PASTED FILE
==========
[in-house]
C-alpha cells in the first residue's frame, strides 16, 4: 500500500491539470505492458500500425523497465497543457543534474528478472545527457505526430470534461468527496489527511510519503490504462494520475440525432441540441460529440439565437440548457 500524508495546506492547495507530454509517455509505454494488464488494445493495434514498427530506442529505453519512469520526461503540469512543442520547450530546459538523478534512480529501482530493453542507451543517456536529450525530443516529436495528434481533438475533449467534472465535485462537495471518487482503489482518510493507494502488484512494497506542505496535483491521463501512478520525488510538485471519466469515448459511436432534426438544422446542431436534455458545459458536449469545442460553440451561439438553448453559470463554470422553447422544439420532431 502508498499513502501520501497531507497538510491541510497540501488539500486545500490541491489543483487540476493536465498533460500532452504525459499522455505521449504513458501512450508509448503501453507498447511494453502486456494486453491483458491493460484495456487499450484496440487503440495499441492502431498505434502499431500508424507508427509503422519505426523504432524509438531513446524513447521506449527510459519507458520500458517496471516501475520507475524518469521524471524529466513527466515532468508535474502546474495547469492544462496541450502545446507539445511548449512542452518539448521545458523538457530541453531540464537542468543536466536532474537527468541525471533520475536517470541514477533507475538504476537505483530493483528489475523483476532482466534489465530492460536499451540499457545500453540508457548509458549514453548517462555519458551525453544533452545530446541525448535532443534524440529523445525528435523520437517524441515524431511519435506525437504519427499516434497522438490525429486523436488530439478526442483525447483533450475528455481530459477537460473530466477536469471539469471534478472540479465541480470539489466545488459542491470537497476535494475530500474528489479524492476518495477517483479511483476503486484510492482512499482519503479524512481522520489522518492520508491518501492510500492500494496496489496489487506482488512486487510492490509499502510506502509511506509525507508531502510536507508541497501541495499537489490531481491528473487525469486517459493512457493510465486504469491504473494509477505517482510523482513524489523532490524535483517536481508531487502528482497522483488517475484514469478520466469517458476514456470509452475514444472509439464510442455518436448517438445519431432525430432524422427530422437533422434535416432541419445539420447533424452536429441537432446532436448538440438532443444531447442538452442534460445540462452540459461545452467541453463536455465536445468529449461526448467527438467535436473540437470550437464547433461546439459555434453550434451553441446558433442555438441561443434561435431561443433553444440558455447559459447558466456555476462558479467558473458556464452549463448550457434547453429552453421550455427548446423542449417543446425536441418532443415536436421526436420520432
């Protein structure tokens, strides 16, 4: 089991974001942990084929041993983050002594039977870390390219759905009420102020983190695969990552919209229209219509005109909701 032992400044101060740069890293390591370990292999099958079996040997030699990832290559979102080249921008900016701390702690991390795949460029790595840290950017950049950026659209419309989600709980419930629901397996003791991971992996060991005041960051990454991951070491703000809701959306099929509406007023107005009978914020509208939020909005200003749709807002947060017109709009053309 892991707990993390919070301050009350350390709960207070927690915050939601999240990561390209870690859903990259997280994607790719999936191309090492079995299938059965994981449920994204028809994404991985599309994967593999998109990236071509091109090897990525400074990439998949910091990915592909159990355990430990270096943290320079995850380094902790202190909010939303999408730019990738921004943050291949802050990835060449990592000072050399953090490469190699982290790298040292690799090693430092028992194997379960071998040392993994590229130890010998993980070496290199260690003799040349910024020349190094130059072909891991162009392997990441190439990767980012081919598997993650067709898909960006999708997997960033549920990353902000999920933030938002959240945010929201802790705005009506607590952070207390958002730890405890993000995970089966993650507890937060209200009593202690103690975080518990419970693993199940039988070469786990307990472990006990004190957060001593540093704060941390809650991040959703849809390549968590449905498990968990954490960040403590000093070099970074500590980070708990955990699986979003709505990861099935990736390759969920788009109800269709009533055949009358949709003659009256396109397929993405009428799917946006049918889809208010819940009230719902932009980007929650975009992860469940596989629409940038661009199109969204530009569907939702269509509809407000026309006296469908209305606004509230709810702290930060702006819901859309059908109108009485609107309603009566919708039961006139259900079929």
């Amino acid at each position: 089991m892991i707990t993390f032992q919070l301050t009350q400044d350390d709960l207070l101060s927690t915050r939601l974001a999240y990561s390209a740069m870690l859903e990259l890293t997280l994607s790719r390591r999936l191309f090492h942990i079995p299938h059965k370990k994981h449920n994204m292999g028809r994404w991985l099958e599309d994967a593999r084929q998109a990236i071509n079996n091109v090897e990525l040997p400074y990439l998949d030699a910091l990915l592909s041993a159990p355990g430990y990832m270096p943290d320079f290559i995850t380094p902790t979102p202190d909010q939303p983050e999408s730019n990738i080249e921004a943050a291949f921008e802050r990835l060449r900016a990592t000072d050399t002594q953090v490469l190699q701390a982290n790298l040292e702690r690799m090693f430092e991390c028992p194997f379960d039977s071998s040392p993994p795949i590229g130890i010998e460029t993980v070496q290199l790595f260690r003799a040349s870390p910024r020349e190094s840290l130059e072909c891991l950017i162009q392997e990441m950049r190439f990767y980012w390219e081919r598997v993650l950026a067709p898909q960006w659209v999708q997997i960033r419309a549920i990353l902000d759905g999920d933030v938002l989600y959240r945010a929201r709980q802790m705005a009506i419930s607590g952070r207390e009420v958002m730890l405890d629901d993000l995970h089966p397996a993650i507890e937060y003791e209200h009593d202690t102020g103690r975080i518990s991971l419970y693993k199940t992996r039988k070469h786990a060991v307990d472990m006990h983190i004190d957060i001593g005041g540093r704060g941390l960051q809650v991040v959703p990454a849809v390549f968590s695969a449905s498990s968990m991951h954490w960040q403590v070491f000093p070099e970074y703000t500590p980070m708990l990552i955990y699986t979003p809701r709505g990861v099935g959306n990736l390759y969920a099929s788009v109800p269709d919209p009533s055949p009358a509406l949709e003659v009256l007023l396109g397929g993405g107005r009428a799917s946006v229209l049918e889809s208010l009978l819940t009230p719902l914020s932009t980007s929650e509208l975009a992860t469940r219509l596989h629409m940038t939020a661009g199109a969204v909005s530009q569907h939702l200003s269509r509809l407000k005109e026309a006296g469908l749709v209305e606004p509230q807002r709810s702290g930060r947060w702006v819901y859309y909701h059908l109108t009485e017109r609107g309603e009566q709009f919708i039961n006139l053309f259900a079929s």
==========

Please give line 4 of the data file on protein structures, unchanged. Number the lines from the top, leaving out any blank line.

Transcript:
């Amino acid at each position: 089991m892991i707990t993390f032992q919070l301050t009350q400044d350390d709960l207070l101060s927690t915050r939601l974001a999240y990561s390209a740069m870690l859903e990259l890293t997280l994607s790719r390591r999936l191309f090492h942990i079995p299938h059965k370990k994981h449920n994204m292999g028809r994404w991985l099958e599309d994967a593999r084929q998109a990236i071509n079996n091109v090897e990525l040997p400074y990439l998949d030699a910091l990915l592909s041993a159990p355990g430990y990832m270096p943290d320079f290559i995850t380094p902790t979102p202190d909010q939303p983050e999408s730019n990738i080249e921004a943050a291949f921008e802050r990835l060449r900016a990592t000072d050399t002594q953090v490469l190699q701390a982290n790298l040292e702690r690799m090693f430092e991390c028992p194997f379960d039977s071998s040392p993994p795949i590229g130890i010998e460029t993980v070496q290199l790595f260690r003799a040349s870390p910024r020349e190094s840290l130059e072909c891991l950017i162009q392997e990441m950049r190439f990767y980012w390219e081919r598997v993650l950026a067709p898909q960006w659209v999708q997997i960033r419309a549920i990353l902000d759905g999920d933030v938002l989600y959240r945010a929201r709980q802790m705005a009506i419930s607590g952070r207390e009420v958002m730890l405890d629901d993000l995970h089966p397996a993650i507890e937060y003791e209200h009593d202690t102020g103690r975080i518990s991971l419970y693993k199940t992996r039988k070469h786990a060991v307990d472990m006990h983190i004190d957060i001593g005041g540093r704060g941390l960051q809650v991040v959703p990454a849809v390549f968590s695969a449905s498990s968990m991951h954490w960040q403590v070491f000093p070099e970074y703000t500590p980070m708990l990552i955990y699986t979003p809701r709505g990861v099935g959306n990736l390759y969920a099929s788009v109800p269709d919209p009533s055949p009358a509406l949709e003659v009256l007023l396109g397929g993405g107005r009428a799917s946006v229209l049918e889809s208010l009978l819940t009230p719902l914020s932009t980007s929650e509208l975009a992860t469940r219509l596989h629409m940038t939020a661009g199109a969204v909005s530009q569907h939702l200003s269509r509809l407000k005109e026309a006296g469908l749709v209305e606004p509230q807002r709810s702290g930060r947060w702006v819901y859309y909701h059908l109108t009485e017109r609107g309603e009566q709009f919708i039961n006139l053309f259900a079929s």